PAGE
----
Now, the defense mechanism of another pest the fly may provide a weapon against parasitic weeds.
Researchers from Virginia Tech in the United States and the Agricultural Research Organization (ARO) of Israel will likely create a buzz of fascination when they present their results at the 227th national meeting of the American Chemical Society in Anaheim, Calif., March 28-April 1.
Broomrape is very disruptive throughout the Middle East and Africa, as well as in some parts of Europe. Plant breeders have been trying for decades to breed crops that will resist the weed. Genetic engineering to create resistant crops is the latest strategy.
Egyptian broomrape, or Orobanche aegyptiaca, was certainly a logical target for the efforts of Noureddine Hamamouch of Morocco, a doctoral student in plant pathology, physiology, and weed science (PPWS) at Virginia Tech. And genetic engineering was the logical strategy. But the toxin he decided to experiment with, an antibacterial peptide that is part of the defense arsenal of the flesh fly (Sarcophaga peregrina), was a matter of luck, says PPWS professor James Westwood.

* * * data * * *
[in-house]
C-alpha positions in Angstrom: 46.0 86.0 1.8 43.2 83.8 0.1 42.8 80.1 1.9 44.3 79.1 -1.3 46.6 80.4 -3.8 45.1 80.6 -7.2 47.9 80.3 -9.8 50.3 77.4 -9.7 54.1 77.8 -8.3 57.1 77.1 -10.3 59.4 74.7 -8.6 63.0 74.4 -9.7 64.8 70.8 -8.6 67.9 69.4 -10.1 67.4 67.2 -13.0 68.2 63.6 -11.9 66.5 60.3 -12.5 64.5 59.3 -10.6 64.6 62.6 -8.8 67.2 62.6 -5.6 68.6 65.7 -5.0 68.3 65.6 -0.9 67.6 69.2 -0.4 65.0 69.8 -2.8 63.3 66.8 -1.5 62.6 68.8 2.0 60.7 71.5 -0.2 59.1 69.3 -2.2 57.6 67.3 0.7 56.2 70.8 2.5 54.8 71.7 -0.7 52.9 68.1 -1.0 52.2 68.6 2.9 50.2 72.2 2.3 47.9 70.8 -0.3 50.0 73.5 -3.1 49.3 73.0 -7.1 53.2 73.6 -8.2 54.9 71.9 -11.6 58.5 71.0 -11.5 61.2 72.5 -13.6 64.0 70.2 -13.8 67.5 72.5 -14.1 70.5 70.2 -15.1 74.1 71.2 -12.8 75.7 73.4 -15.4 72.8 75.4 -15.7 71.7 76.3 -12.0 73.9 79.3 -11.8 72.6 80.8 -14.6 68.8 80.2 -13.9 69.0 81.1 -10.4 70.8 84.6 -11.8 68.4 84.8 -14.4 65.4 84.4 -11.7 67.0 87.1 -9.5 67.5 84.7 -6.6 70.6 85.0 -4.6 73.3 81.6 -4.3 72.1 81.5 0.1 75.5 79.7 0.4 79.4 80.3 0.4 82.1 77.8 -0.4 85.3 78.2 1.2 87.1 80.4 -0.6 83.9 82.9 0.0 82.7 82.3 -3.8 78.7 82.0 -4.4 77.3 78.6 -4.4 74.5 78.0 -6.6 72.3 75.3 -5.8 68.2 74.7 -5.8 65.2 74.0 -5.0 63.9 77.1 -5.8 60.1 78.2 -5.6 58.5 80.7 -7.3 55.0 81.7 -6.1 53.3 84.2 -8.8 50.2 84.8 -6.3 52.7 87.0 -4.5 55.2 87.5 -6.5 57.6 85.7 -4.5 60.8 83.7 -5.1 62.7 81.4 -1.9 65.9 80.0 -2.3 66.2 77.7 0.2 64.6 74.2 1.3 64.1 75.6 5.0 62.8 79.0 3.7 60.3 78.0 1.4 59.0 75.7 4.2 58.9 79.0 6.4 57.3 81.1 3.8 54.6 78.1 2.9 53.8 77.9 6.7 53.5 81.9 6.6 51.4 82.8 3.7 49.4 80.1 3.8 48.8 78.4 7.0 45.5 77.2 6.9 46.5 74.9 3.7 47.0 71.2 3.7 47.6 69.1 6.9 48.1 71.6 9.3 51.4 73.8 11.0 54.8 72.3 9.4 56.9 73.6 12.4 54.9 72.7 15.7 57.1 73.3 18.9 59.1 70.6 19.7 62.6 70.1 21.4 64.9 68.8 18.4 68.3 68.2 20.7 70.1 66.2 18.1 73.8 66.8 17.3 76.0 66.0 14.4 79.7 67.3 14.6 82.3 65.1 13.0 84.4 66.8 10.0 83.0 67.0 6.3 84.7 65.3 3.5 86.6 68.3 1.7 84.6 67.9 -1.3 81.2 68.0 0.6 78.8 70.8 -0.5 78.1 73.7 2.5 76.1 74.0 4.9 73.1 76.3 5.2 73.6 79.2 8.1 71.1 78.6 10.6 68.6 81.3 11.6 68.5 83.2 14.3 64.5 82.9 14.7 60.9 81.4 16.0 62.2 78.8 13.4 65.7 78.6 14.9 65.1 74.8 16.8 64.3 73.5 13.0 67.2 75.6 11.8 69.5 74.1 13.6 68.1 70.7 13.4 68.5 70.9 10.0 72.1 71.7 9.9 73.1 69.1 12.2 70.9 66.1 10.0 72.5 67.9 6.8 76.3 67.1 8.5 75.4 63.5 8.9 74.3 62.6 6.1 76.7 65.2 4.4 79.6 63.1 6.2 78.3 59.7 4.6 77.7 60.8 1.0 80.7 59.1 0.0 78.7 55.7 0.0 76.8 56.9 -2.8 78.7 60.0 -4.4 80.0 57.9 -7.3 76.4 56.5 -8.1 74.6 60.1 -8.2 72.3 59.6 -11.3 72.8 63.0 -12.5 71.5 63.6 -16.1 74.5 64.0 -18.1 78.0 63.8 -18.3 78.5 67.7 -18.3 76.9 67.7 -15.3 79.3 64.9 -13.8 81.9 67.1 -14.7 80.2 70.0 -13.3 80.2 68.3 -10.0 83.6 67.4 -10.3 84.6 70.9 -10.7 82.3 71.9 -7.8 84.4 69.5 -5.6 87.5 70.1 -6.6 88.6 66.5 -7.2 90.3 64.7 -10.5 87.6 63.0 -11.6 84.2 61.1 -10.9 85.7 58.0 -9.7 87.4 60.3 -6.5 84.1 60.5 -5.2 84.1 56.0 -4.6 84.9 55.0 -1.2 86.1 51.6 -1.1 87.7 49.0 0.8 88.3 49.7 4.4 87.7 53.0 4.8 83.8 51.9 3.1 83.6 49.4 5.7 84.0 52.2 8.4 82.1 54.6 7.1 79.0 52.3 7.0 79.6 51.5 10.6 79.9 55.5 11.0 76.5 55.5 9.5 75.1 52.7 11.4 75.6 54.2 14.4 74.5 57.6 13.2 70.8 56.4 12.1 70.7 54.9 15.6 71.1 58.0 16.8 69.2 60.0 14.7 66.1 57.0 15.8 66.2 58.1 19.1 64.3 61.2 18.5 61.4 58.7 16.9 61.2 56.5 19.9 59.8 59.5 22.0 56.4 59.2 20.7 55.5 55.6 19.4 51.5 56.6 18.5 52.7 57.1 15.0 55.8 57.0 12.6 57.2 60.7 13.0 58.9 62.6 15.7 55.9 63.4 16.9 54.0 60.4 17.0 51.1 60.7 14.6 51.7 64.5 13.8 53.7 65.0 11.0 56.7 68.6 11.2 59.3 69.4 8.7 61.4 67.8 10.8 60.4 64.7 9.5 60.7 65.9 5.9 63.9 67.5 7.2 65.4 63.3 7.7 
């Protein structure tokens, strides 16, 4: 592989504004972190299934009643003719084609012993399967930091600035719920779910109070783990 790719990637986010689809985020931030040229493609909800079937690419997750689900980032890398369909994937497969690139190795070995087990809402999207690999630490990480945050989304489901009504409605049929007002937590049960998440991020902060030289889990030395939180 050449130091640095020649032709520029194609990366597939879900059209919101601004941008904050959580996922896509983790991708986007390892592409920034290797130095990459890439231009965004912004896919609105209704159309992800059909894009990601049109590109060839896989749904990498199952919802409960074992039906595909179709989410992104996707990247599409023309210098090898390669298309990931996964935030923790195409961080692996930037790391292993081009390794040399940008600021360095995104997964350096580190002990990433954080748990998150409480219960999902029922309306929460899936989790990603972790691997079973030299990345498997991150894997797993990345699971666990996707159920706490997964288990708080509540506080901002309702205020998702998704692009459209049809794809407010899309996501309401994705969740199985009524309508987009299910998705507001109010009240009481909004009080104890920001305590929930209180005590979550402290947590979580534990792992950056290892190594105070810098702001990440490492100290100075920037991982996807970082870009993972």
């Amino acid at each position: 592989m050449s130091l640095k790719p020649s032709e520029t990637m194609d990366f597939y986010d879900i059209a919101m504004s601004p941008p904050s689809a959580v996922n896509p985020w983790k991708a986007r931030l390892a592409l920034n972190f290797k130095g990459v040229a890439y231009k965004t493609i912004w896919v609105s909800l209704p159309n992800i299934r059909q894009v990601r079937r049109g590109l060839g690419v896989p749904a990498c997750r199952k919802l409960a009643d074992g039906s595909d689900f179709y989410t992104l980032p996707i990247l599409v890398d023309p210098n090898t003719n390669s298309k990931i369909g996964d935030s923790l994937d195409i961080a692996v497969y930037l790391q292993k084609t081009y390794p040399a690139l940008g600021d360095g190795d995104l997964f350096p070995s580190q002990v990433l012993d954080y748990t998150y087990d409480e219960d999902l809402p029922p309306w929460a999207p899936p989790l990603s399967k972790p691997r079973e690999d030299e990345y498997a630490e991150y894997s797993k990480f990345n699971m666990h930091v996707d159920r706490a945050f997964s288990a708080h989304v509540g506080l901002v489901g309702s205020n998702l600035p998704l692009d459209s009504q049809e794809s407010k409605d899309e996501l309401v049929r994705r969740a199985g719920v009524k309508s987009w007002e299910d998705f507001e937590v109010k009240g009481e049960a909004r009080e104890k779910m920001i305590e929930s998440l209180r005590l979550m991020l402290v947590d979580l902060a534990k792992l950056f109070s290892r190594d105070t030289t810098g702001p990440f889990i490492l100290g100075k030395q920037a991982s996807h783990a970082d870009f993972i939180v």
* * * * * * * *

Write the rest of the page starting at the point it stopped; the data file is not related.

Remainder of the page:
Westwood's colleague, Radi Aly, of the weed science department at Newe Ya'ar Research Center of ARO had been working with the fly peptide, sarcotoxin as part of another, unrelated project. "He had it on hand and just tried it to see what would happen."
The model plant for the research is tobacco, which Virginia Tech researchers have used for other transgenic projects. At around the time Aly realized he had a potential toxin in hand, Westwood's group had just identified a gene promoter that switched on specifically in response to the parasite. The two g
Contact: Susan Trulove